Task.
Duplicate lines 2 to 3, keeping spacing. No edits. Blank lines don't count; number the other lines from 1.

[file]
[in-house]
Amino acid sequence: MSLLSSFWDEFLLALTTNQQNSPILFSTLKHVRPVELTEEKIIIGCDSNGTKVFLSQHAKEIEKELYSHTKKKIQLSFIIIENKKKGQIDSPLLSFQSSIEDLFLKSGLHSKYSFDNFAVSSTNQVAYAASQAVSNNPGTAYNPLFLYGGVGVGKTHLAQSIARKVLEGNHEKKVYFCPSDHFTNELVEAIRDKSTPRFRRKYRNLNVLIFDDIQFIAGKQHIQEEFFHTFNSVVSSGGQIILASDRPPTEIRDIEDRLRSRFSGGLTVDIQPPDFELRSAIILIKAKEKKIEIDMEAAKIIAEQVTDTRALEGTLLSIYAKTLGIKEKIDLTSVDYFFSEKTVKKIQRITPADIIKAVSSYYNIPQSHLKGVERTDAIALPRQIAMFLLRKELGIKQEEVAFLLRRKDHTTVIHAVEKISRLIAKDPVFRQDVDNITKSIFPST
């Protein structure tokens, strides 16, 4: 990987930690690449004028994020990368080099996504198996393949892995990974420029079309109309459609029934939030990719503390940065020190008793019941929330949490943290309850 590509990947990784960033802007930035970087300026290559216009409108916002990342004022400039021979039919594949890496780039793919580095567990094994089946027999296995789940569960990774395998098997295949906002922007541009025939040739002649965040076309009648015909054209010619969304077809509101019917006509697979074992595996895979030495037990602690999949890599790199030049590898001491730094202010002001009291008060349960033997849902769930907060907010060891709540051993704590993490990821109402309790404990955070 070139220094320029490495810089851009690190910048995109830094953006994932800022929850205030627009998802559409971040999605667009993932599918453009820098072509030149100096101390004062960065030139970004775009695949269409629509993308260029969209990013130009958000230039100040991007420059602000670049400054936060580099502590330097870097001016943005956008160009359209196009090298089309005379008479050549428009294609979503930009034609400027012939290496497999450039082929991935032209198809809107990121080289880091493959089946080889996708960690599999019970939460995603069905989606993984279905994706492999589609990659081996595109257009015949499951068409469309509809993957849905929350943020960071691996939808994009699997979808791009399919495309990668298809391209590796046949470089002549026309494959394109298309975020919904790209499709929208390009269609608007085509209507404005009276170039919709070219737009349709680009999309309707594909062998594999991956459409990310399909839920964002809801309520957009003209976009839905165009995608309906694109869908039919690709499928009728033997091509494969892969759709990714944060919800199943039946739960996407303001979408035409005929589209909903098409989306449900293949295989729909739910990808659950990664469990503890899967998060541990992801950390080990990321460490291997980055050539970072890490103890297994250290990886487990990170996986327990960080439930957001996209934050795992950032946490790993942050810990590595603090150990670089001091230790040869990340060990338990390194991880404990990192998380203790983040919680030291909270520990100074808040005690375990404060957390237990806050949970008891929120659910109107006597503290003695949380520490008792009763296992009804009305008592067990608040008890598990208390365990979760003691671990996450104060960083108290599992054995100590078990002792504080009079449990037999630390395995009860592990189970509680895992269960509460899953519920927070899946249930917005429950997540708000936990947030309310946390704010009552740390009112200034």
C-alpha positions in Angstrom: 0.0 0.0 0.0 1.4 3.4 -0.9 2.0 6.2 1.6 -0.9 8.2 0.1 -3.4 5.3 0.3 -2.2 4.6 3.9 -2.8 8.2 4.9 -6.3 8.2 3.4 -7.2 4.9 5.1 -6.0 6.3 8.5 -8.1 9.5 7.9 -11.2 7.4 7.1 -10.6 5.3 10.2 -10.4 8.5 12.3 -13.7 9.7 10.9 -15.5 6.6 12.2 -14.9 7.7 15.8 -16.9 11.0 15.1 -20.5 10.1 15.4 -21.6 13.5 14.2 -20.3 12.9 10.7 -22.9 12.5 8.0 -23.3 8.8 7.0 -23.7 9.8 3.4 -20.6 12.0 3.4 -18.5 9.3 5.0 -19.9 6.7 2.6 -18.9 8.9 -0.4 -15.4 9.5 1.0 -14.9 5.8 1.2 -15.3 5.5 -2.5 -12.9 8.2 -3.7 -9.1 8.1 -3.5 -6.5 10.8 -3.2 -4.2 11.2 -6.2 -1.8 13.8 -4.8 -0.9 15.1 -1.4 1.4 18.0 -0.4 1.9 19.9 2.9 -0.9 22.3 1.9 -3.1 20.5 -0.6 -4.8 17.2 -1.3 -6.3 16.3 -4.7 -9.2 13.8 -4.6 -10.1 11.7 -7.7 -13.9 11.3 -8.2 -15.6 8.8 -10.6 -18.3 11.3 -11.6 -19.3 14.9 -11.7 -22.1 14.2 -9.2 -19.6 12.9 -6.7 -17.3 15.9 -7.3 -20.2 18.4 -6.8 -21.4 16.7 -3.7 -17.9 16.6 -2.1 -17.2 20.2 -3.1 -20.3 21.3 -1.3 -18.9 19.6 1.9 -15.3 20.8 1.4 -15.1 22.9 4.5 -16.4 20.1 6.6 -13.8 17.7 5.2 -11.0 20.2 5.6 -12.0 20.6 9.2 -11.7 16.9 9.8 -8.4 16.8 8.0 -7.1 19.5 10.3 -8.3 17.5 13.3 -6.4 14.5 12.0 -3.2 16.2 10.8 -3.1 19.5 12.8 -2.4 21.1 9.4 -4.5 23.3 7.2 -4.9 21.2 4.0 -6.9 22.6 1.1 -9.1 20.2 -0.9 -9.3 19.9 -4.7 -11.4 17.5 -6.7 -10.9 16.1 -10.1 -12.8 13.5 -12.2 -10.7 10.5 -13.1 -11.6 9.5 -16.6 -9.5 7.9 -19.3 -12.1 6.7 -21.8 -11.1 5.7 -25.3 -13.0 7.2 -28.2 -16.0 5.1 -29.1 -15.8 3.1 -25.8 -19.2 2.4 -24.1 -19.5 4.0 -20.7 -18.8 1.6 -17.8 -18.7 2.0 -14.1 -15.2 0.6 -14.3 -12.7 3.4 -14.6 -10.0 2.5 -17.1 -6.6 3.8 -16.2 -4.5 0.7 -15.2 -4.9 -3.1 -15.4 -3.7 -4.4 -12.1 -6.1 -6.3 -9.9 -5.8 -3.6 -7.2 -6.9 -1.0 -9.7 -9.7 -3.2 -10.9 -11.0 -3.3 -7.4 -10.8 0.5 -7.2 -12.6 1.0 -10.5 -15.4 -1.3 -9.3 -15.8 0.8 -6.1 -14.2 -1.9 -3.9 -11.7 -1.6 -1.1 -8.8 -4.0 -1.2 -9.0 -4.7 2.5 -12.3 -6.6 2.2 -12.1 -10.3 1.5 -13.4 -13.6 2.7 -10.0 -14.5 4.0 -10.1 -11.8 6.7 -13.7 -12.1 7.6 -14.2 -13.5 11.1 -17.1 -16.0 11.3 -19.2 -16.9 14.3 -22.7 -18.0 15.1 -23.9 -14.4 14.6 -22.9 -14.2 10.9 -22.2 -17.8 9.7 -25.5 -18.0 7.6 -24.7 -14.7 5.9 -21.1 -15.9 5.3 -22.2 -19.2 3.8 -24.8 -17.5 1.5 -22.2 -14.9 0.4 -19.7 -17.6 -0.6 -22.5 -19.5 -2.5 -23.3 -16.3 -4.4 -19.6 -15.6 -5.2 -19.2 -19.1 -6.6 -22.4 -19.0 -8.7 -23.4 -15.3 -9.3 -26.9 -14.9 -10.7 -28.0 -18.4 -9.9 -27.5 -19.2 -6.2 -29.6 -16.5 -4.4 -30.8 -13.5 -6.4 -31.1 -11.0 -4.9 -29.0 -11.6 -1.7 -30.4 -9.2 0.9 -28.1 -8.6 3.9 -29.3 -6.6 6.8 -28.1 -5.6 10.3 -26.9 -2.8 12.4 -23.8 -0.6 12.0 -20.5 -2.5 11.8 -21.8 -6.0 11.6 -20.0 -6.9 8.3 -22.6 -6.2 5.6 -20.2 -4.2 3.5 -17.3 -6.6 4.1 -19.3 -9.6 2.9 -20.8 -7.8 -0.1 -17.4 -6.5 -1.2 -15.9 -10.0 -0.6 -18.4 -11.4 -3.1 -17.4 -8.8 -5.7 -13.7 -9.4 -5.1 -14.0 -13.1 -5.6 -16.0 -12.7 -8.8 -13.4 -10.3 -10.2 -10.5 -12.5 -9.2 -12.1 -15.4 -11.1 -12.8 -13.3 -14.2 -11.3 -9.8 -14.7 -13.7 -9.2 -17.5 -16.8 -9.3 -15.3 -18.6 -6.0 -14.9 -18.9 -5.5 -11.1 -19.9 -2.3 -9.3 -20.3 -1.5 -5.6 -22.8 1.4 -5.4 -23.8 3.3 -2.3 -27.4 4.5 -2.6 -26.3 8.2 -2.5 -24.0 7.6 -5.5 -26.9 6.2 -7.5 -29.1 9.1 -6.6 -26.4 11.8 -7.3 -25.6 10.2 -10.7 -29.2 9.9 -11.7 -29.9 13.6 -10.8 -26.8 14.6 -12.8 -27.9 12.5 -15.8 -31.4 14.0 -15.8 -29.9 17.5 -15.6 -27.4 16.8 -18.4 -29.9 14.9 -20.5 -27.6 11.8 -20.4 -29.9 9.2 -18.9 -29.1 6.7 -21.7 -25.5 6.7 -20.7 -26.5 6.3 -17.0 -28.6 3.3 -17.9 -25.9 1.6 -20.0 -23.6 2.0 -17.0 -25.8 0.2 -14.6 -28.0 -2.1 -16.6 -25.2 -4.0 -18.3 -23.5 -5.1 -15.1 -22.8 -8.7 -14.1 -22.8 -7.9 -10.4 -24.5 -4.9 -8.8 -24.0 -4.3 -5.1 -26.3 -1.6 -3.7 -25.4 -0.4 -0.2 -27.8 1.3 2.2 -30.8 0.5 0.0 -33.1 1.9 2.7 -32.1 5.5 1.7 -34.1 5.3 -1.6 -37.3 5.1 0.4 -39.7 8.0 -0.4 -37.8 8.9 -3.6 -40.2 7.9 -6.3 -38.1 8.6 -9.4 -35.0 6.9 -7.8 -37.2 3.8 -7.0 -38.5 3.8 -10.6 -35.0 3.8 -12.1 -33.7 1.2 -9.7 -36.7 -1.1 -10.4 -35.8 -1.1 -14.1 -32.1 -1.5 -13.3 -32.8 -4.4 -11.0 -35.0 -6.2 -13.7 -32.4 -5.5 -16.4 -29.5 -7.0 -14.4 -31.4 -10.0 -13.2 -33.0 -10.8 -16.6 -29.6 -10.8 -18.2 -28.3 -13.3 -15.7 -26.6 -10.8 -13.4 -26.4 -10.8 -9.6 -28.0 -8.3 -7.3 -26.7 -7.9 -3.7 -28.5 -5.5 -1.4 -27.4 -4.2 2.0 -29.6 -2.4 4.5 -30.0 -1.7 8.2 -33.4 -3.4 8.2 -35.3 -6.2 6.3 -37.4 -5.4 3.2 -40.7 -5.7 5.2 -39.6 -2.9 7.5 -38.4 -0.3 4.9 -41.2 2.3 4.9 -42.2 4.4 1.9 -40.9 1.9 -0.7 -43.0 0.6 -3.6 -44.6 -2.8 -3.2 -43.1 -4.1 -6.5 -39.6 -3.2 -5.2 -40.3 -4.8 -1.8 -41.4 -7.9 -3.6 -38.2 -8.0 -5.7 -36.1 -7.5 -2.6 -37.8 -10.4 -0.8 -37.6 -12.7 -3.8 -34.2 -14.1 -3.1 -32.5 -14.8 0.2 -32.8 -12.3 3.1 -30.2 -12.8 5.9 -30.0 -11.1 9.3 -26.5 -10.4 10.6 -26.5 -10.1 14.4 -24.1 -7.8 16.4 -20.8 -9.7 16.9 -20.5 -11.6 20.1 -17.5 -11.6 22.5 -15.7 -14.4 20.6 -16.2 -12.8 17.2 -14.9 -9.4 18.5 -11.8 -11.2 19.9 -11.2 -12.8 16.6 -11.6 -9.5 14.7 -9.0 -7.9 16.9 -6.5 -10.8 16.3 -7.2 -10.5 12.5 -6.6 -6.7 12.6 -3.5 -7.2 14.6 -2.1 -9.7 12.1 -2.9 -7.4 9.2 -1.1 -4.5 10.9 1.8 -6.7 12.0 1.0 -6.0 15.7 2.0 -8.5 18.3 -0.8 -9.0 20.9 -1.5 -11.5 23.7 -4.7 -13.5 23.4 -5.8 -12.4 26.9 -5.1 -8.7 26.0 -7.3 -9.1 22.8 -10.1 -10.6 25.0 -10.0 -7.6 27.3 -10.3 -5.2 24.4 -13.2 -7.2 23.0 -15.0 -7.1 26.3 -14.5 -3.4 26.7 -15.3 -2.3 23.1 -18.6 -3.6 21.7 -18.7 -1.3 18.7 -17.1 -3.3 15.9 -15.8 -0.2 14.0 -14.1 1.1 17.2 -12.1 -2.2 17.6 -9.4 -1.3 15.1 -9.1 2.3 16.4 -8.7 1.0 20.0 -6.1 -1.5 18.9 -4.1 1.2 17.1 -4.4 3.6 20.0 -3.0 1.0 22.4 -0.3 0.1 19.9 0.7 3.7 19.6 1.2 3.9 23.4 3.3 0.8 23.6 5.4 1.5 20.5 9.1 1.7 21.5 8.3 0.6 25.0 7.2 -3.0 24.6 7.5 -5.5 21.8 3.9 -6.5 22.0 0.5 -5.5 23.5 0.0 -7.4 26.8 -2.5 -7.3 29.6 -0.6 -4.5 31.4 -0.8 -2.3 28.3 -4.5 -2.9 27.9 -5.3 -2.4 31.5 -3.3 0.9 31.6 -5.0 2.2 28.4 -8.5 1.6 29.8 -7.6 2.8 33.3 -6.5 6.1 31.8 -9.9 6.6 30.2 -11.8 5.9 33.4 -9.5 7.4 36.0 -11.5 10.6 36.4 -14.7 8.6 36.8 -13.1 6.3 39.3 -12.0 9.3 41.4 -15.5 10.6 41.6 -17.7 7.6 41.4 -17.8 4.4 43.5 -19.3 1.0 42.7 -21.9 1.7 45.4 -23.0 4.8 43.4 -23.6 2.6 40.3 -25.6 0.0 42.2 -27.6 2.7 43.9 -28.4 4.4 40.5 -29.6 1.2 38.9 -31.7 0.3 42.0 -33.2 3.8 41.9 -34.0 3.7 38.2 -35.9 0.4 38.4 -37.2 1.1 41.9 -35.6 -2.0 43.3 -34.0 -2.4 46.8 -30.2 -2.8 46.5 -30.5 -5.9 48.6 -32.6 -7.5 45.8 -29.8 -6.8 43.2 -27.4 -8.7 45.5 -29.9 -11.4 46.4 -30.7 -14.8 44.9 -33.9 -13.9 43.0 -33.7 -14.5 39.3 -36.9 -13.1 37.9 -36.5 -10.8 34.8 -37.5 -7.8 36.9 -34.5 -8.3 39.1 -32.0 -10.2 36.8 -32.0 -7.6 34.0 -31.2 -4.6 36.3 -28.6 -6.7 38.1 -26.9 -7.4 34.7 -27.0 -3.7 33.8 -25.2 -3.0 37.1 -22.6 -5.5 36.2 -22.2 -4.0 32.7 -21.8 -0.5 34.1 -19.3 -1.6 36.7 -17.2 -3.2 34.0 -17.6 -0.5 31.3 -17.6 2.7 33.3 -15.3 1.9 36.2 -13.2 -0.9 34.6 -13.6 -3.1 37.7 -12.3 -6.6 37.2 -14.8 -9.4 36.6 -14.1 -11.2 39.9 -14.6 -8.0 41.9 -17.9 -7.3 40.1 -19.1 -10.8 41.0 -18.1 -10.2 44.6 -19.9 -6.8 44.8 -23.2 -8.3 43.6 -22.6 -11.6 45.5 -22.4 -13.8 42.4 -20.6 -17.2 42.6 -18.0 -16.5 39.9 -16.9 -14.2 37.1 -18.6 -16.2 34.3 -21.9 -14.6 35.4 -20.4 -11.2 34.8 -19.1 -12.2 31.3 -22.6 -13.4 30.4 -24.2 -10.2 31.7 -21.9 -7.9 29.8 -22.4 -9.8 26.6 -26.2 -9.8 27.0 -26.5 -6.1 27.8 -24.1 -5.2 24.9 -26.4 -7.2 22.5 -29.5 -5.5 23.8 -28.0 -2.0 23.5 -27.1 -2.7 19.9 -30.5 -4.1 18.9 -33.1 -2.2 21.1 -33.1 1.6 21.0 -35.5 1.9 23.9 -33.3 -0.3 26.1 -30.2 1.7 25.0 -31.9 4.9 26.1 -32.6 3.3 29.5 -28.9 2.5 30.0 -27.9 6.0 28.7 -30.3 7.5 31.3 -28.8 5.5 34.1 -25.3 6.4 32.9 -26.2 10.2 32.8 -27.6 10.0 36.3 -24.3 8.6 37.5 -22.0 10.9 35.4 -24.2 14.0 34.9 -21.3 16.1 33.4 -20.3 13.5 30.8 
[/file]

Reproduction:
Amino acid sequence: MSLLSSFWDEFLLALTTNQQNSPILFSTLKHVRPVELTEEKIIIGCDSNGTKVFLSQHAKEIEKELYSHTKKKIQLSFIIIENKKKGQIDSPLLSFQSSIEDLFLKSGLHSKYSFDNFAVSSTNQVAYAASQAVSNNPGTAYNPLFLYGGVGVGKTHLAQSIARKVLEGNHEKKVYFCPSDHFTNELVEAIRDKSTPRFRRKYRNLNVLIFDDIQFIAGKQHIQEEFFHTFNSVVSSGGQIILASDRPPTEIRDIEDRLRSRFSGGLTVDIQPPDFELRSAIILIKAKEKKIEIDMEAAKIIAEQVTDTRALEGTLLSIYAKTLGIKEKIDLTSVDYFFSEKTVKKIQRITPADIIKAVSSYYNIPQSHLKGVERTDAIALPRQIAMFLLRKELGIKQEEVAFLLRRKDHTTVIHAVEKISRLIAKDPVFRQDVDNITKSIFPST
């Protein structure tokens, strides 16, 4: 990987930690690449004028994020990368080099996504198996393949892995990974420029079309109309459609029934939030990719503390940065020190008793019941929330949490943290309850 590509990947990784960033802007930035970087300026290559216009409108916002990342004022400039021979039919594949890496780039793919580095567990094994089946027999296995789940569960990774395998098997295949906002922007541009025939040739002649965040076309009648015909054209010619969304077809509101019917006509697979074992595996895979030495037990602690999949890599790199030049590898001491730094202010002001009291008060349960033997849902769930907060907010060891709540051993704590993490990821109402309790404990955070 070139220094320029490495810089851009690190910048995109830094953006994932800022929850205030627009998802559409971040999605667009993932599918453009820098072509030149100096101390004062960065030139970004775009695949269409629509993308260029969209990013130009958000230039100040991007420059602000670049400054936060580099502590330097870097001016943005956008160009359209196009090298089309005379008479050549428009294609979503930009034609400027012939290496497999450039082929991935032209198809809107990121080289880091493959089946080889996708960690599999019970939460995603069905989606993984279905994706492999589609990659081996595109257009015949499951068409469309509809993957849905929350943020960071691996939808994009699997979808791009399919495309990668298809391209590796046949470089002549026309494959394109298309975020919904790209499709929208390009269609608007085509209507404005009276170039919709070219737009349709680009999309309707594909062998594999991956459409990310399909839920964002809801309520957009003209976009839905165009995608309906694109869908039919690709499928009728033997091509494969892969759709990714944060919800199943039946739960996407303001979408035409005929589209909903098409989306449900293949295989729909739910990808659950990664469990503890899967998060541990992801950390080990990321460490291997980055050539970072890490103890297994250290990886487990990170996986327990960080439930957001996209934050795992950032946490790993942050810990590595603090150990670089001091230790040869990340060990338990390194991880404990990192998380203790983040919680030291909270520990100074808040005690375990404060957390237990806050949970008891929120659910109107006597503290003695949380520490008792009763296992009804009305008592067990608040008890598990208390365990979760003691671990996450104060960083108290599992054995100590078990002792504080009079449990037999630390395995009860592990189970509680895992269960509460899953519920927070899946249930917005429950997540708000936990947030309310946390704010009552740390009112200034």